30 Aug 2019

Renting vs buying in Brisbane: The suburbs where it’s cheaper to pay a mortgage than rent

A  Domain data crunch has revealed where in Australia it’s cheaper to buy a property rather than rent and Brisbane has more suburbs to choose from for buyers than the capitals down south.

The data used mortgage repayments based on the median house or unit price for the suburb — assuming an interest rate of 3.5 per cent and a 20 per cent deposit — with costs like council rates and transfer duties excluded.

In Greater Brisbane, the suburbs where it was cheaper to pay for a mortgage than pay rent were generally found outside of the local government area, in Ipswich, Logan and Moreton Bay.

The Logan suburb of Waterford had the biggest gap between buying and renting, with mortgage repayments calculated at $367 a week compared to $400 per week for rent.

It was followed by Bellmere in Moreton Bay North, where paying the mortgage was $31 a week cheaper, and Loganholme and Crestmead, both in Logan, where mortgage repayments were $30 cheaper a week.

While there was a similar pattern for apartments, there were also some inner-city suburbs such as Bowen Hills, Spring Hill and Fortitude Valley where mortgage repayments were cheaper than rents.

The best deal was in Eagleby with a $79 difference, but Bowen Hills in the inner city was not far behind with a mortgage repayment of $339 – compared to $418 for weekly rents, a difference of $78.

At the other end of the scale, New Farm’s weekly mortgage repayment was $1498, a whopping $838 above the weekly median rent of $660.

It was a similar story in Ascot, with median mortgage repayments coming in $641 per week more than it cost to rent, while Auchenflower’s repayments were $558 more than rents.

Domain Research analyst Eliza Owen said Brisbane had far more suburbs, compared to Melbourne and Sydney, where mortgages were cheaper to repay.

“Generally what we saw in houses — which is consistent across capital cities — rents outstrip mortgage repayments in more affordable areas,” she said.

Ms Owen said lower socio-economic areas of Brisbane might be seeing greater pressure on the rental market because of the hurdles associated with buying.

For example, ABS data showed that Waterford had a much higher percentage of rentals that other parts of the city.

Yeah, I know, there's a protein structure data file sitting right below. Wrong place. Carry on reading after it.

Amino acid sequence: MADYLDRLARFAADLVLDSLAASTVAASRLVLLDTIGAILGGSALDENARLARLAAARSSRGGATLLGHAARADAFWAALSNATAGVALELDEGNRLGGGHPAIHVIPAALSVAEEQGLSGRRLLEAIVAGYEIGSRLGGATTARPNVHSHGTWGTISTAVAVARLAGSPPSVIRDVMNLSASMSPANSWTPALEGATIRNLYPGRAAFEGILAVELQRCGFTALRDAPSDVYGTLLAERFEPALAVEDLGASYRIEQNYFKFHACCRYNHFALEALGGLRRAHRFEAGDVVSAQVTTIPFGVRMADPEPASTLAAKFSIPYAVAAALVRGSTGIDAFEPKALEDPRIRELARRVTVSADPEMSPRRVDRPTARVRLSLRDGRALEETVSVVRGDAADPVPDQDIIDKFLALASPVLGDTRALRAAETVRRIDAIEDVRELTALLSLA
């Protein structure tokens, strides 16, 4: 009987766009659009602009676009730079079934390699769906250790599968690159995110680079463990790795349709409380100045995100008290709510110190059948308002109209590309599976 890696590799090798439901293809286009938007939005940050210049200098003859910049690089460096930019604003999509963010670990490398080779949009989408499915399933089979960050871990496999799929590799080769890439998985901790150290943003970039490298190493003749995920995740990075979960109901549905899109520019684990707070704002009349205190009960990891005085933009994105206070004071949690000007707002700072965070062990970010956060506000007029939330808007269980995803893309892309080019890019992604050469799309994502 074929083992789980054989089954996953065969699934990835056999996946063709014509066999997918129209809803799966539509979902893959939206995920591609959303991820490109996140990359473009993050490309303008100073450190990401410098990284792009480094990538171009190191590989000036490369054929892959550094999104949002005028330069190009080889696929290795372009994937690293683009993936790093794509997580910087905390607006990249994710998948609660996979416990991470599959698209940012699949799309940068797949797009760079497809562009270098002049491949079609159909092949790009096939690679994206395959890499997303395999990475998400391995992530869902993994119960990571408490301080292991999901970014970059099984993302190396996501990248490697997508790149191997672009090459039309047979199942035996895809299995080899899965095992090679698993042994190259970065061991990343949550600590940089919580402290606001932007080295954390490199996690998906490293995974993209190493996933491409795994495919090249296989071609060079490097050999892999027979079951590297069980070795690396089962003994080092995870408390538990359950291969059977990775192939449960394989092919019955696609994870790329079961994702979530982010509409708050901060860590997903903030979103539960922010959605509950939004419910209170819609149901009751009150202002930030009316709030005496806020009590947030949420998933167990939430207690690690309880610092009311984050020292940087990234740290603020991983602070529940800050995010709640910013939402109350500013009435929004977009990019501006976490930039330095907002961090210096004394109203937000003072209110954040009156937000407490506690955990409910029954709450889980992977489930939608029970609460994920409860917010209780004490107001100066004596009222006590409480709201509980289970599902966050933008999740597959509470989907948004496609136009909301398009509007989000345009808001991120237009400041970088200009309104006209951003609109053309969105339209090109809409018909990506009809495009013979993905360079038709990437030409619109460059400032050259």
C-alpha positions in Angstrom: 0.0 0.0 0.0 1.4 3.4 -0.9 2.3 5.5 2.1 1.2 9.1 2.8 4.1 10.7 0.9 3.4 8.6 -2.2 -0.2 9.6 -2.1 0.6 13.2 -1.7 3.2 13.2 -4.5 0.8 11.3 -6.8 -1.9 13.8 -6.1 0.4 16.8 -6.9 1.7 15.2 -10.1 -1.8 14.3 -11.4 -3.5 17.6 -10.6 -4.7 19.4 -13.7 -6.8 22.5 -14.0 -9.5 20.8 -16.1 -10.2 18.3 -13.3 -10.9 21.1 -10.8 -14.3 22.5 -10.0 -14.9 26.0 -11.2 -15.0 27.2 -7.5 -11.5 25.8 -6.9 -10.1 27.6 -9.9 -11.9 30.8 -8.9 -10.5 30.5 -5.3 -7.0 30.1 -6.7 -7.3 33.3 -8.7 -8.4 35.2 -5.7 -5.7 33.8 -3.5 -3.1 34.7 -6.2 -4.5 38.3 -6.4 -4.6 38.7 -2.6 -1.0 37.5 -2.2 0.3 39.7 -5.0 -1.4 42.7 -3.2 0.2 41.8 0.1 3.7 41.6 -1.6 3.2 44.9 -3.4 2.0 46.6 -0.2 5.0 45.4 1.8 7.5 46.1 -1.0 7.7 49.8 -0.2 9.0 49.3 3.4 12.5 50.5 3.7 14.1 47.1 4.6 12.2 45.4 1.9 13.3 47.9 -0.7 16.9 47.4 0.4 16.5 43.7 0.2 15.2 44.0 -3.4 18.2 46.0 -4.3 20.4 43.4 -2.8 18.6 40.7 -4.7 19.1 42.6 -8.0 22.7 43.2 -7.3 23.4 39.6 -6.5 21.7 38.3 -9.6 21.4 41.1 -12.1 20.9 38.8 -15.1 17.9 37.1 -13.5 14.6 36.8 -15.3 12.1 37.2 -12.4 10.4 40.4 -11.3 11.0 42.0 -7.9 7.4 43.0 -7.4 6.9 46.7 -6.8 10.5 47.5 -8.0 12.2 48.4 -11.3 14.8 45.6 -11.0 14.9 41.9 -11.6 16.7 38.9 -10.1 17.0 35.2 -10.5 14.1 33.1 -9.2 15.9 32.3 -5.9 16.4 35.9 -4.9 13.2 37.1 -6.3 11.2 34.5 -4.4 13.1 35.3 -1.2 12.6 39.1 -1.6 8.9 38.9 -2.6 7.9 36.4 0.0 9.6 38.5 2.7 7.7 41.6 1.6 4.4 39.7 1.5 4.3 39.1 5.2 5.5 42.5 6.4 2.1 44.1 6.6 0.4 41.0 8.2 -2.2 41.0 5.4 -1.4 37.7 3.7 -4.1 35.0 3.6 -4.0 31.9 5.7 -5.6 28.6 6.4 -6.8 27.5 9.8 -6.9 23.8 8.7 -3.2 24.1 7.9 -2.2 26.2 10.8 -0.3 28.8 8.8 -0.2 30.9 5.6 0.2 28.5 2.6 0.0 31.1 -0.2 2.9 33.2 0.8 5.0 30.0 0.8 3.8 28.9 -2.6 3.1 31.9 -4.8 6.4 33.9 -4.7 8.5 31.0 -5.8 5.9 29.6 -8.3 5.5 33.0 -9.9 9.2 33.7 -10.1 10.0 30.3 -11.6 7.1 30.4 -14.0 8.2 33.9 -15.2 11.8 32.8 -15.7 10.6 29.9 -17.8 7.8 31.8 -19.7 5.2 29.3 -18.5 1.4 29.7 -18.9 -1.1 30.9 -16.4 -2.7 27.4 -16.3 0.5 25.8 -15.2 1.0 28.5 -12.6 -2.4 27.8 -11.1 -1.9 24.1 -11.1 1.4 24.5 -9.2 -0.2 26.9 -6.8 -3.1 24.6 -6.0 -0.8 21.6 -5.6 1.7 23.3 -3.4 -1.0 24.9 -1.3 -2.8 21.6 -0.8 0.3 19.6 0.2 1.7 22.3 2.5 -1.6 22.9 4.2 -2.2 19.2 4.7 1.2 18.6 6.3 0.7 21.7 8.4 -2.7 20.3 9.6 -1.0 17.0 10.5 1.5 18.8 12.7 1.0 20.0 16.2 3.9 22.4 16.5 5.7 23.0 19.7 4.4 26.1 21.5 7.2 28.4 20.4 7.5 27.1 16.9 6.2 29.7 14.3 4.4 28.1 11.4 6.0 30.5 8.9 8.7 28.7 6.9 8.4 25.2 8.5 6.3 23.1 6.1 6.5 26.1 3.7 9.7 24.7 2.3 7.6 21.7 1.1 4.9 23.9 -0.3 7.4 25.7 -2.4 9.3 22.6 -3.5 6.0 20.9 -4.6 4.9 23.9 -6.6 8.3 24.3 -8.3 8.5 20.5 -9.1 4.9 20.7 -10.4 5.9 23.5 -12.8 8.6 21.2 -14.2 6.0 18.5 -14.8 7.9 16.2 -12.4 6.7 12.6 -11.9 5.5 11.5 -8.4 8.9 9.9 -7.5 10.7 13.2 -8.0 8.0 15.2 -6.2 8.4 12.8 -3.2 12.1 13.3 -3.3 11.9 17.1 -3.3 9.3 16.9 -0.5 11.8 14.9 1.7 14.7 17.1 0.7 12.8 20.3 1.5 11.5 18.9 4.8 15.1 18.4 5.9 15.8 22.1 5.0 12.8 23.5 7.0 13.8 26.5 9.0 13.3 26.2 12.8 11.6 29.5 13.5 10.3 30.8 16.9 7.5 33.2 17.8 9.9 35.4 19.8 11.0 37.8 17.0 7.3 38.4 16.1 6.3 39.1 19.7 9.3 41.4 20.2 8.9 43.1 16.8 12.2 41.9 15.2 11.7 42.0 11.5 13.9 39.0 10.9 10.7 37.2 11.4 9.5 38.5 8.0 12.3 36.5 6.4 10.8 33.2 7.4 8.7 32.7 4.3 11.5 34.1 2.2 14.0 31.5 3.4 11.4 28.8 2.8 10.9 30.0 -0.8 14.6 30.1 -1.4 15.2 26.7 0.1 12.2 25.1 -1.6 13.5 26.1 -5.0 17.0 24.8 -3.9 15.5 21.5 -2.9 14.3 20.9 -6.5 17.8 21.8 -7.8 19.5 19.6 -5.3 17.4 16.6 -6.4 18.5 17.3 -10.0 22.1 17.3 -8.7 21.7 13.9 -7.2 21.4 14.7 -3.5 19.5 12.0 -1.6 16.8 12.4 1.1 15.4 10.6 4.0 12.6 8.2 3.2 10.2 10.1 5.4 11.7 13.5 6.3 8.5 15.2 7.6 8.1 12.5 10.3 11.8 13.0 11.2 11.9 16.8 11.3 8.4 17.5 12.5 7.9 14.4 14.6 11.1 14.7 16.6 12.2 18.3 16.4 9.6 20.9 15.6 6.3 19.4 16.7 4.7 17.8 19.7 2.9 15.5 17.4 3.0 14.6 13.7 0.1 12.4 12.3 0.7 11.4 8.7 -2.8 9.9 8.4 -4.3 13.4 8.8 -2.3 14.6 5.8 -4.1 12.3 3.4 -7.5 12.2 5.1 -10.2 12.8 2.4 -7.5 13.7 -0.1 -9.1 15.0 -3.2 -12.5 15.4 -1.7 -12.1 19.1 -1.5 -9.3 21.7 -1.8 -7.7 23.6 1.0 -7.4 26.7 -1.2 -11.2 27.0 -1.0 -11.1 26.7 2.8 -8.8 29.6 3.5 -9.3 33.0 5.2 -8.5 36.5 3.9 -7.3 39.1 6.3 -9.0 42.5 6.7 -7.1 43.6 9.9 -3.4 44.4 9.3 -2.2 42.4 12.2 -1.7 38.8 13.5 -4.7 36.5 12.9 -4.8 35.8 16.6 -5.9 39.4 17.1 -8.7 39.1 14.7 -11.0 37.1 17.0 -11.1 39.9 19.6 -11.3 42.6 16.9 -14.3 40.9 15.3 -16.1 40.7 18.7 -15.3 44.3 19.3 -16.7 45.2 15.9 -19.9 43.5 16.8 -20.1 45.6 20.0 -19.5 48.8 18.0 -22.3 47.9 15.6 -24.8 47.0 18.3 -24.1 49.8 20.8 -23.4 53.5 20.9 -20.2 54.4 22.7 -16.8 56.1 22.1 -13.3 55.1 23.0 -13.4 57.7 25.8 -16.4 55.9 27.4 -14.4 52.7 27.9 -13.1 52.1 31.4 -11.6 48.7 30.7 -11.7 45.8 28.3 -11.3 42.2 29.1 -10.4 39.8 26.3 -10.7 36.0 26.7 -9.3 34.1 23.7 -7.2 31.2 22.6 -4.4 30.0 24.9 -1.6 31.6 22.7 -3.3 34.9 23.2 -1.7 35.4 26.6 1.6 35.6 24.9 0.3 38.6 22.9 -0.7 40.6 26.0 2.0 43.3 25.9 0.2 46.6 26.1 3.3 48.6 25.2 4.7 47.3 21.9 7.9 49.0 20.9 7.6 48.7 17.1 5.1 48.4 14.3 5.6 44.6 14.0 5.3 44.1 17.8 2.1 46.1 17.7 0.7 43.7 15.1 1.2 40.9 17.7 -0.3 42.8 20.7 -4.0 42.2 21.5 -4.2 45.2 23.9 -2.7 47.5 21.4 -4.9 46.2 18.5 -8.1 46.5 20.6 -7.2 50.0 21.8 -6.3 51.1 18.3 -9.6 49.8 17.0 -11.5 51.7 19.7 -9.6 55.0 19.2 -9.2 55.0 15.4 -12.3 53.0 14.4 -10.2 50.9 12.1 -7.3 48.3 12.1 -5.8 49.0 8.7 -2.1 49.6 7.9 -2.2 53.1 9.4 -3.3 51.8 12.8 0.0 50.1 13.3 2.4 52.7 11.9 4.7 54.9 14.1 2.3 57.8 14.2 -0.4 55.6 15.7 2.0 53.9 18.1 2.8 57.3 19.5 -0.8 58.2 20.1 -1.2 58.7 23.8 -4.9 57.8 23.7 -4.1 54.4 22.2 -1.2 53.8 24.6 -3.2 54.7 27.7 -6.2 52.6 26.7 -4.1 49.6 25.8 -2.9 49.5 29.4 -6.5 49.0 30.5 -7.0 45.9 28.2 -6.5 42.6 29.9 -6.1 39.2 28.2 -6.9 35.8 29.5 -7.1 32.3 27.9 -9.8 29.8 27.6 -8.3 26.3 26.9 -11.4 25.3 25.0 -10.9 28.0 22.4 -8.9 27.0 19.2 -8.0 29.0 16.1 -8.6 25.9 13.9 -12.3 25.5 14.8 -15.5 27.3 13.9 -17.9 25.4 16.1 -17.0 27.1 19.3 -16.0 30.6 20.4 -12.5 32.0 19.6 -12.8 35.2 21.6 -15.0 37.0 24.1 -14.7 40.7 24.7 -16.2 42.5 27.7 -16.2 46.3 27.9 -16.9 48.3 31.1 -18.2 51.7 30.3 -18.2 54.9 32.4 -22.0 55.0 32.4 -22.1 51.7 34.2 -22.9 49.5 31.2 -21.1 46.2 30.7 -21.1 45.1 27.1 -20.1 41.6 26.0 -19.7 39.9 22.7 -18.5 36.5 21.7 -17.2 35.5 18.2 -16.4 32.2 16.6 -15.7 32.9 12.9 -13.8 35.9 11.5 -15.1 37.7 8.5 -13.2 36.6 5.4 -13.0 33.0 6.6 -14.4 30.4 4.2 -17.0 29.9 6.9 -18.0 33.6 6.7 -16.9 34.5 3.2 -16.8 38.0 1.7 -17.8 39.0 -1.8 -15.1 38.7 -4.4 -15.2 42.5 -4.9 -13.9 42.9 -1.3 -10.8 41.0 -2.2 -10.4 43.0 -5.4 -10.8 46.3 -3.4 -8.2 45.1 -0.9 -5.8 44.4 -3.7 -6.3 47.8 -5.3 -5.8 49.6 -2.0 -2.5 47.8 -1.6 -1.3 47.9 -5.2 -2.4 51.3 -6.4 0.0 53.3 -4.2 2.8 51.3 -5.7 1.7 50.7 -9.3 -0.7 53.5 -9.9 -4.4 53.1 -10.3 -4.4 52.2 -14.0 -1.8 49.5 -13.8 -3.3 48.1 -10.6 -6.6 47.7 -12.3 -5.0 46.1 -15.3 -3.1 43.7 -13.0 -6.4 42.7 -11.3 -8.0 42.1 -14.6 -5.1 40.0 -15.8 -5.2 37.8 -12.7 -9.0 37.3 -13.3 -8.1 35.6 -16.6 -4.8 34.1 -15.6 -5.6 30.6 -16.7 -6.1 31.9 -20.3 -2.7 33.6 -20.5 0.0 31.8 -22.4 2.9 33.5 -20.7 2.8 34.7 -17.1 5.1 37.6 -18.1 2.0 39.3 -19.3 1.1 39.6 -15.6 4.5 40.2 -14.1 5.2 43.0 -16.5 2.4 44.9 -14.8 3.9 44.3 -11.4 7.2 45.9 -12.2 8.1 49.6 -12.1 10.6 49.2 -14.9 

“The competition that results in the rental market might be driving up rents over a mortgage repayment,” she said.

When it came to inner-city Brisbane units, Ms Owen said these properties had more competition from mobile workers, short-term residents and young professionals at the rental stage, which could explain why the rental growth was higher than in other parts of the city.

“Then at the same time, Brisbane has had so much supply, and so much scare around oversupply, that purchase prices have been relatively subdued,” Ms Owen added.

“Brisbane units have actually performed pretty poorly over the past few years, compared to the house market.”

At the other end of the scale, prestige areas like New Farm, Ascot and Clayfield would attract a premium from buyers and rental growth in those suburbs would struggle to keep up, she said.

“You’re never going to get the benefits of buying,” Ms Owen noted. “Plus with renting, you can arrange in share arrangements, which makes it even cheaper.”

Ms Owen said while the barriers to entering the Brisbane housing market were challenging, particularly for those on a lower income, the data could help aspiring buyers work out where they’d be placed in terms of managing their mortgage repayments.

“Not everyone is going to be able to afford to buy, but I think what’s helpful about this data set is that it does give perspective on what could be possible for people, if they can overcome the deposit hurdle,” she said.